Senate President Susan Wagle said too many of her legislative colleagues were intimidated by the Kansas Supreme Court to initiate a constitutional showdown with justices prompting dramatic increases in state appropriations to public schools.

Wagle, a Wichita Republican who consistently voted against K-12 funding bills linked to decisions by the Supreme Court, said even like-minded conservative colleagues were "afraid to take on the Supreme Court." If the Republican-led legislative branch took a separation-of-powers stand and the Supreme Court carried out a threat to shutter schools, the Senate president said, it would be a golden opportunity to pursue a federal lawsuit.

"Why couldn't we take this to the U.S. Supreme Court and say, 'What authority do they have to close our schools?' Maybe we should take on that confrontation," Wagle said.

Many Republicans share Wagle's frustration with the state Supreme Court on legal questions resulting in education spending hikes, but there is no consensus on triggering a constitutional crisis.

Democrats, who appreciate the recent surge in state spending on schools, have no interest in throwing the Supreme Court under a bus.

"None of us want a constitutional crisis," said House Speaker Ron Ryckman, R-Olathe. "No one wants to have that threat out there of schools being closed. That's not good for anybody, but we also know that making promises we can't keep isn't either."

Wagle, who has discussed the possibility of seeking the GOP nomination to replace U.S. Sen. Pat Roberts, used ominous terms while speaking last week to a group of Kansas business owners to justify a federal challenge of state Supreme Court authority.

"The other cloud hanging over the dark sky of Kansas is the Supreme Court that continually mandates from the bench how much money we should spend on K-12," she said. "The Legislature keeps complying with the court because they make the threat of closing the schools. But you shouldn't have unelected men in robes deciding how much money to spend."

In 2017, the Supreme Court declared state aid to K-12 schools to be unconstitutionally inadequate based on a lawsuit filed in 2010. The Legislature and then-Gov. Jeff Colyer in 2018 increased state aid by $500 million over five years. The court accepted the targeted investment to address academic inequities, but ruled an inflation adjustment was needed after per-pupil state spending on schools cratered under former Gov. Sam Brownback.

Democratic Gov. Laura Kelly, the Kansas State Board of Education and attorneys for the four plaintiff school districts in January urged the 2019 Legislature to add $92 million per year for inflation. Negotiations were proceeding in that direction when Schools for Fair Funding, representing plaintiff districts in Hutchinson, Dodge City, Wichita and Kansas City, Kan., abruptly raised its inflation demand to $275 million.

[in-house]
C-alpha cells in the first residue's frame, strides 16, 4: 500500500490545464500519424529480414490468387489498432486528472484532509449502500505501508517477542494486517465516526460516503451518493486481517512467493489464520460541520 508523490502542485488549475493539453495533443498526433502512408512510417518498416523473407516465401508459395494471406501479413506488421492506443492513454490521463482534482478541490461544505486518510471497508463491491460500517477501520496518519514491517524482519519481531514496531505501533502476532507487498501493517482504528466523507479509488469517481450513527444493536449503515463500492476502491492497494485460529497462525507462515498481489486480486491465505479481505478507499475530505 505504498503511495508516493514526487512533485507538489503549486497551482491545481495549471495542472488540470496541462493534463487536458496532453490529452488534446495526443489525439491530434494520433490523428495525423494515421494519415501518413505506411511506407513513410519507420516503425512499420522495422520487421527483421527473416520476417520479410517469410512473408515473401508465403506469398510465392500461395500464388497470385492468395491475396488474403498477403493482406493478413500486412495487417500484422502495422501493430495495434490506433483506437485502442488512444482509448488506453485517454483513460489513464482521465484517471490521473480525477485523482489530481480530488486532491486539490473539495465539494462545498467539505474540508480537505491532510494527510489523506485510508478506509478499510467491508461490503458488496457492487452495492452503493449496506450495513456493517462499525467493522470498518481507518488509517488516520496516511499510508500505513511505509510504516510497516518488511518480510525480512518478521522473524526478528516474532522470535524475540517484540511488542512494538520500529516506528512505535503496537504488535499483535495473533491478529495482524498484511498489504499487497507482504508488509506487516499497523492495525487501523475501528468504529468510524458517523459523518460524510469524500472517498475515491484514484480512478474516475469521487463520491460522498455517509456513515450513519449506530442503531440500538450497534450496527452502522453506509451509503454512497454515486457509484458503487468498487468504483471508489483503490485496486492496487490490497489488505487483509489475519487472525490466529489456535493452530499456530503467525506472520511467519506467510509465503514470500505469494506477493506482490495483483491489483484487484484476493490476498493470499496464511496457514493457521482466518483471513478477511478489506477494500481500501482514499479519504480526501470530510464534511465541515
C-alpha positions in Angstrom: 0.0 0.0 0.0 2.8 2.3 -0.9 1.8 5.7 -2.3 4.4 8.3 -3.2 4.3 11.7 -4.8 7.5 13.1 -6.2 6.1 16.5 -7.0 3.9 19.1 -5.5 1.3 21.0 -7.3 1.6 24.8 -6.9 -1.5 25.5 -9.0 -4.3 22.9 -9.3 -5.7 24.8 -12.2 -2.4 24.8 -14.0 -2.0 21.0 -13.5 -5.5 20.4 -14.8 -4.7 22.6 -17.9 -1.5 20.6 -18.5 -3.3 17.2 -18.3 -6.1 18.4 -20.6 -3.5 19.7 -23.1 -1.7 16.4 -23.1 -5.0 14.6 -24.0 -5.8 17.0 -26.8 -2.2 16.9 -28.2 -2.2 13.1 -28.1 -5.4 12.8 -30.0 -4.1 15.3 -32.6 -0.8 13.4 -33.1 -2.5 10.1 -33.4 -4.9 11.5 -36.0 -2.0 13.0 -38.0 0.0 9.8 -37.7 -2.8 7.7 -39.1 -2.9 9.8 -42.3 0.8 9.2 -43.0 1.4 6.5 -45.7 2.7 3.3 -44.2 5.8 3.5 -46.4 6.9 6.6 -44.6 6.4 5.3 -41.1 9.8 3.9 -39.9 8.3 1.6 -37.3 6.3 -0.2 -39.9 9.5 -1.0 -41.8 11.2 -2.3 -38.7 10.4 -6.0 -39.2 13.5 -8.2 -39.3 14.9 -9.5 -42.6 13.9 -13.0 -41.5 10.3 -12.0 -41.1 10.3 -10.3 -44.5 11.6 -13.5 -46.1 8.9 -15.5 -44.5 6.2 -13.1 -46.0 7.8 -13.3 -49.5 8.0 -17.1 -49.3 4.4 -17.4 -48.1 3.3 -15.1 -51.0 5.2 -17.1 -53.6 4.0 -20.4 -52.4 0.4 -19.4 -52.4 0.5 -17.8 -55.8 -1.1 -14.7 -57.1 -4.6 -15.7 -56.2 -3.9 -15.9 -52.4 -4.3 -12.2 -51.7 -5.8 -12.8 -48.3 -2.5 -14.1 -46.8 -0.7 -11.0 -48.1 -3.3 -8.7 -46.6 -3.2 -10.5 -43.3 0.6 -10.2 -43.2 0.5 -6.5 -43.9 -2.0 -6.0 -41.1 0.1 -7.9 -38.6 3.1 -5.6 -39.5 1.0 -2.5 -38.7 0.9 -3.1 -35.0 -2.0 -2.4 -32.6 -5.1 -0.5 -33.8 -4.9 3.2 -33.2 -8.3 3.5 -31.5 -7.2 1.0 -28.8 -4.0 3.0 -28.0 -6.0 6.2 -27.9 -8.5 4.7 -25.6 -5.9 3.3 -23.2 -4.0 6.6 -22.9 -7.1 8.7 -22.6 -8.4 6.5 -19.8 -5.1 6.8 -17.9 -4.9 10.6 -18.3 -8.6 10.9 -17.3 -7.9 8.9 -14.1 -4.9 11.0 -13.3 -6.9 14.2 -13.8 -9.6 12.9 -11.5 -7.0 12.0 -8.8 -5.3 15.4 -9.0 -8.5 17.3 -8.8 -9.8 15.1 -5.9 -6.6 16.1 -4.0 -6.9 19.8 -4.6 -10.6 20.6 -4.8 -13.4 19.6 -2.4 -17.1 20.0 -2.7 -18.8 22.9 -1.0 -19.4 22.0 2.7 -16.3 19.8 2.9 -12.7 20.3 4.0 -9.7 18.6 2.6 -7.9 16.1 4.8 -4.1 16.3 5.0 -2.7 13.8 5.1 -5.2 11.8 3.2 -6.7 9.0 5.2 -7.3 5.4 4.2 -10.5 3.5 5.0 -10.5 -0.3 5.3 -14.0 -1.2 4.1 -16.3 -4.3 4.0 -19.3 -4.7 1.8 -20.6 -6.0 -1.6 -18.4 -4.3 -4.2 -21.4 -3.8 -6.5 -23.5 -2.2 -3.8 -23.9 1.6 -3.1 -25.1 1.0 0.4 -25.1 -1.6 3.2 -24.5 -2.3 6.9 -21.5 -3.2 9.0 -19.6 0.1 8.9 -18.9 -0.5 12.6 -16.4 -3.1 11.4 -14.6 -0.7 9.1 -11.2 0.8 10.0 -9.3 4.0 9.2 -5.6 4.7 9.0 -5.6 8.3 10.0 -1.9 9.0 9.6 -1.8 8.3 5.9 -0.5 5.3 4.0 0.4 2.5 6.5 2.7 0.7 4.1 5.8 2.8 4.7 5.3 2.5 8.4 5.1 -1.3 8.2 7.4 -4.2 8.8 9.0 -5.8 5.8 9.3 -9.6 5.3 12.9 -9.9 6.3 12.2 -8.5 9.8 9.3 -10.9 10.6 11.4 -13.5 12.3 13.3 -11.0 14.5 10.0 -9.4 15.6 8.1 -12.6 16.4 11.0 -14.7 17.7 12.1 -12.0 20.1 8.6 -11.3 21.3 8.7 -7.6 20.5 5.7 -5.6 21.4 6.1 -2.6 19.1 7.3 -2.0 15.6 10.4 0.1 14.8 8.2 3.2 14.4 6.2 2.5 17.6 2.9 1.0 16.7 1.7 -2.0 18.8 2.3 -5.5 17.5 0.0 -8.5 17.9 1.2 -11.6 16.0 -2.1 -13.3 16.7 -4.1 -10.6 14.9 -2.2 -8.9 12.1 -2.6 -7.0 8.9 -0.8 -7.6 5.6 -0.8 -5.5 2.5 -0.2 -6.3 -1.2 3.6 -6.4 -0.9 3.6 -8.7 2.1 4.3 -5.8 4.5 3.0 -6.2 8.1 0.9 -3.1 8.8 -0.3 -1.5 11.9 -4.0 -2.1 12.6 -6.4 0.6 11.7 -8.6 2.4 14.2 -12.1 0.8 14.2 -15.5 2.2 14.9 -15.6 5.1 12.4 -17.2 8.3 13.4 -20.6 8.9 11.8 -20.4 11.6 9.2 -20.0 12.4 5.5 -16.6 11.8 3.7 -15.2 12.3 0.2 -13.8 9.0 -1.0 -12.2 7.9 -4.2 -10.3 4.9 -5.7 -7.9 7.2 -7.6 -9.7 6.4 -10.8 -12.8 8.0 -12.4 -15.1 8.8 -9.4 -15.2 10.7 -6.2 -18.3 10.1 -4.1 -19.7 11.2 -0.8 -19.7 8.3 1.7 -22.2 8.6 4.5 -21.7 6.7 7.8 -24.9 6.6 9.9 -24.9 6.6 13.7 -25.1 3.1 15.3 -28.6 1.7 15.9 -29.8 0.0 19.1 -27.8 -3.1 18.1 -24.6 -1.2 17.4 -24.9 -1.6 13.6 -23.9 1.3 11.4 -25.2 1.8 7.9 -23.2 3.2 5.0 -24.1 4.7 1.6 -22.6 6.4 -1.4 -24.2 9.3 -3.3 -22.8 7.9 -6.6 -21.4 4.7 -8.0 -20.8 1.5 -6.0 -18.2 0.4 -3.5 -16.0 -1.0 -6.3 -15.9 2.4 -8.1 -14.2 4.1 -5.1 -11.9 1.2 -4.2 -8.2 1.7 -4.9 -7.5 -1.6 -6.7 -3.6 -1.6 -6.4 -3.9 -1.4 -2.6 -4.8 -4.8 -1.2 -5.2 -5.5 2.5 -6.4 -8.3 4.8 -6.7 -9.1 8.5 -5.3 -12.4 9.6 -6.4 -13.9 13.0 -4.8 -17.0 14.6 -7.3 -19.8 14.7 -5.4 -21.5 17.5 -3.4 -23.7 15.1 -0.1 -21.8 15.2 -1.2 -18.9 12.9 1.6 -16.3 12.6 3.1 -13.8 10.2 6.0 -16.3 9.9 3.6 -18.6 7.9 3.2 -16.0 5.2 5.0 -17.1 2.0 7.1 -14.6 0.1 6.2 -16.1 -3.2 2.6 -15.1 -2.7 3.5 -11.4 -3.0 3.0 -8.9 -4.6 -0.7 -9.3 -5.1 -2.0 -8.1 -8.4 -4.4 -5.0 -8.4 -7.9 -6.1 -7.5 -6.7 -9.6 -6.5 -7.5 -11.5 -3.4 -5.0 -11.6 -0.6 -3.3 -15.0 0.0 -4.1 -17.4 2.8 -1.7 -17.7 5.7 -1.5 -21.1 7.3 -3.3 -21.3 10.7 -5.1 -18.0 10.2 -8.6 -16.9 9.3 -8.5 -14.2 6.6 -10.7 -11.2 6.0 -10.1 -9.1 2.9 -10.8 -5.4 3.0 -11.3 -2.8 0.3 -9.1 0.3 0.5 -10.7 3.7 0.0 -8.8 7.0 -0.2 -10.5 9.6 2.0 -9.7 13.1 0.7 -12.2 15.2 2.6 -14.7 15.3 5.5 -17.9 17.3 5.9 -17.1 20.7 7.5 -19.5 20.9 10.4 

Kelly said she was unmoved by Schools for Fair Funding's change of heart.

"We put a school-finance program together based on the figures the state Board of Education and, at that point, Schools for Fair Funding agreed upon. We will be supporting that throughout the process," the governor said.

Manhattan Sen. Tom Hawk, a Democrat who served as superintendent, counselor and teacher in the Manhattan-Ogden school district, said the revised request by Schools for Fair Funding complicated resolution to the K-12 issue and development of a new state budget. 

"Do I have a concern about the budget? Yes," Hawk said. "Do I have a concern about the difference in opinion about what the appropriate inflation amount is? Yes. I tend to side with the state Department of Education."

Ryckman, the top Republican in the House, said Schools for Fair Funding's ballooning demand damaged negotiations with school district administrators and others about an appropriate level of new funding guided by "what they really need — not wants." He said the Legislature should settle the K-12 issue so tax dollars could be used to improve transportation, mental health services and early-childhood development initiatives.

"We were getting really, really close" in negotiations, Ryckman said. "We're still working hard with that number, trying to find out what it is. We're trying to end the litigation."

Wagle said an option to involvement of the U.S. Supreme Court was to put before Kansas voters an amendment to the Kansas Constitution removing the state Supreme Court from consideration of state education appropriations to the 286 districts serving 490,000 students.

"It's very important to have that done. We have to get the Supreme Court out of the business of appropriating funds — permanently," the Senate president said.

Hawk said Kansas voters wouldn't take kindly to an amendment likely to be used by lawmakers to deflate state K-12 spending.

"No, that's why we have a constitution," he said. "We should not treat that lightly just because in the short run somebody is not getting their way."